A young man grew up in an English Tory family. (The same man in the last two blogs.) However, in the Revolutionary War he sided with the Patriot cause. While marching with his column through Richmond, Virginia, a shoemaker exited his shop and began hurrahing for King George. The troops ignored him. When they bivouacked in a wood beyond the city, the man came to the outskirts and hurrahed for King George. When they resumed marching he followed, zealous in his refrain.
This moved the American General to order the man dunked in the river. The men tied a rope around his middle and alternately threw him in and pulled him out, only to hear his same oath of loyalty. In desperation the General ordered the unrepentant Loyalist tarred and feathered, using a feather bed from his house and a tar barrel into which they plunged him. All this time the man’s wife and four daughters stood by, crying and appealing for him to hold his tongue. Without success, despite being a spectacle. In turn the soldiers drove him out of town and warned him of certain death if he made any more trouble.
The soldier recorded that they finally convinced him. They heard no more hurrahing for King George from the shoemaker. American Illustrated History, April-December, 1966-1967, pp. 31-33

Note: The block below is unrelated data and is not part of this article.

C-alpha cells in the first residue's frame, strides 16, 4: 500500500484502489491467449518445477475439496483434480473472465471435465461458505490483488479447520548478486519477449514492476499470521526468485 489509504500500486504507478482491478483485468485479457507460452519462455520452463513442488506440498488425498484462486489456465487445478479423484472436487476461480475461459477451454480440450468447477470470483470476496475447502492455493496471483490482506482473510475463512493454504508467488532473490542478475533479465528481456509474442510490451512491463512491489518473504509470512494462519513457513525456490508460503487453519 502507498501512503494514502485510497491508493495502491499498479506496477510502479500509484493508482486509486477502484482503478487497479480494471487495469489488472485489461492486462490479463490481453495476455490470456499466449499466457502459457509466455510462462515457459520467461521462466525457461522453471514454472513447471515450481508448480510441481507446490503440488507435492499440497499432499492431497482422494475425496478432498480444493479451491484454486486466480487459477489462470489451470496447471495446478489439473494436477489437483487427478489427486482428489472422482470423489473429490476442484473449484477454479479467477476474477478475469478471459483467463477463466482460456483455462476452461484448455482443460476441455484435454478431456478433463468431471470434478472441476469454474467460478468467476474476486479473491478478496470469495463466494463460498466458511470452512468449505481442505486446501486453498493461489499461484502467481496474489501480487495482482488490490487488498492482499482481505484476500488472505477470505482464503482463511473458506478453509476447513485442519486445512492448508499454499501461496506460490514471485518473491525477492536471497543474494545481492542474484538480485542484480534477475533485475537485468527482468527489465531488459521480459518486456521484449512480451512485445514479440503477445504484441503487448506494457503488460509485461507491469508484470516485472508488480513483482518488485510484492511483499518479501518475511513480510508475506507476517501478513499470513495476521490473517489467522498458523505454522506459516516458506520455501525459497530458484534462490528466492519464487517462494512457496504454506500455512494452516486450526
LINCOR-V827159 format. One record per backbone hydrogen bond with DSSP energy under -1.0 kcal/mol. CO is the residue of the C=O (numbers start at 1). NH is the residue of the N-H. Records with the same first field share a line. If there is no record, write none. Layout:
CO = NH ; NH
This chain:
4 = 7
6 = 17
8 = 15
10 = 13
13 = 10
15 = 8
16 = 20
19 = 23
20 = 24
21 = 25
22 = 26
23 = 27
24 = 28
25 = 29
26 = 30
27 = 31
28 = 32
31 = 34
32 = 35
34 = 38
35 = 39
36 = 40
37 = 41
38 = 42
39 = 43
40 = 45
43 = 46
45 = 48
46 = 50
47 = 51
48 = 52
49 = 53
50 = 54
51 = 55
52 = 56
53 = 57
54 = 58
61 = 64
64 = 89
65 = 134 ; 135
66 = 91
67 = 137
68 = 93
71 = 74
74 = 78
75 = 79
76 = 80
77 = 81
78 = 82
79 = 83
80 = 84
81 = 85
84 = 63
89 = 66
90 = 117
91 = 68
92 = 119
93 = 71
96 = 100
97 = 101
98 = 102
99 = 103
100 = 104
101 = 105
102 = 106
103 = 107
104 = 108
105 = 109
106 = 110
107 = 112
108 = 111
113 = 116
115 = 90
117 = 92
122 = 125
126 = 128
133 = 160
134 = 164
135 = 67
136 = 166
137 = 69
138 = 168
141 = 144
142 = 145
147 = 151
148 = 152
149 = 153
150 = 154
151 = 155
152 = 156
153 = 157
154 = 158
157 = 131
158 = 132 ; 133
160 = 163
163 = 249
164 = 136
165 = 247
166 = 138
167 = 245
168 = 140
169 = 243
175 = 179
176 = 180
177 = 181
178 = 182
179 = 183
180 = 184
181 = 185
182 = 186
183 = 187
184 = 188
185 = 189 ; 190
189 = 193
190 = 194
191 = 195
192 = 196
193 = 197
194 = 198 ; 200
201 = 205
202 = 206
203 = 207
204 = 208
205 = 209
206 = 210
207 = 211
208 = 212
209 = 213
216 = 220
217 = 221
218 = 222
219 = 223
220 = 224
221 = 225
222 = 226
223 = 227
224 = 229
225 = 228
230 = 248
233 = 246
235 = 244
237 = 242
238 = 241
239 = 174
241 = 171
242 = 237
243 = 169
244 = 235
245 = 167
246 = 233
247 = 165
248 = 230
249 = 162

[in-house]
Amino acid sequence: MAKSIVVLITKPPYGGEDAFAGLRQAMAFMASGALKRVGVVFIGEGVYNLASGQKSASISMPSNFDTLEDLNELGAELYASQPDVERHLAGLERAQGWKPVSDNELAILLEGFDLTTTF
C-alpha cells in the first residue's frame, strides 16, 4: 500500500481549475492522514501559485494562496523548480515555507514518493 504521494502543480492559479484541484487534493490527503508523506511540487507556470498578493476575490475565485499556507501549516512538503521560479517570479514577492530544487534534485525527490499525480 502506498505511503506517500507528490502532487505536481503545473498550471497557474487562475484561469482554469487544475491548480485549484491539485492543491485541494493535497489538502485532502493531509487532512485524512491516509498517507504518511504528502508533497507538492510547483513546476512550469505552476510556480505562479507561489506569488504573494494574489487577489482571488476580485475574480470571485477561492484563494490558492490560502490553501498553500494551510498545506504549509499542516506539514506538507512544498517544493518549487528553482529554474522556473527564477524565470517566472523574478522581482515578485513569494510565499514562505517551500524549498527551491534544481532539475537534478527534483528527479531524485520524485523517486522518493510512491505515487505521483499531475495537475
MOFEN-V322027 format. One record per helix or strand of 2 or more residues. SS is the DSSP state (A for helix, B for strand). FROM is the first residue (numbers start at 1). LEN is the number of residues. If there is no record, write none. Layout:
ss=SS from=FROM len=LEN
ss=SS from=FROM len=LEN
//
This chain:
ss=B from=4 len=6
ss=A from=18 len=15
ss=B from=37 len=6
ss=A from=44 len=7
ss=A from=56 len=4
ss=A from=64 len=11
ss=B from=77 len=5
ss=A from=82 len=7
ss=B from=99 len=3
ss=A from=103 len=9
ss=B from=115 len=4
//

What punishment would we endure in order to keep “hurrahing for Jesus”? What would it take to quiet our shouting? Would the threat of dying for the shout silence it? We’re often too reserved to mention Christ’s name in public. And too fearful to defend him at all when hearing him defamed. What would our defense or proclamation be if we knew physical pain would follow? Christians in public venues are discovering that speaking for Jesus involves a cost. Let us not be deceived: in time it can easily involve bodily harm. How do we respond now when only criticized? How will we respond when physical pain, or the threat of death follows?
Books at: www.createspace.com. (Go to search, dropdown to store, Virg Hurley.)
New Apologetics book: Their Own Best Defense, Volume 2, Part 1
Books also at www.amazon.com (Virgil Hurley)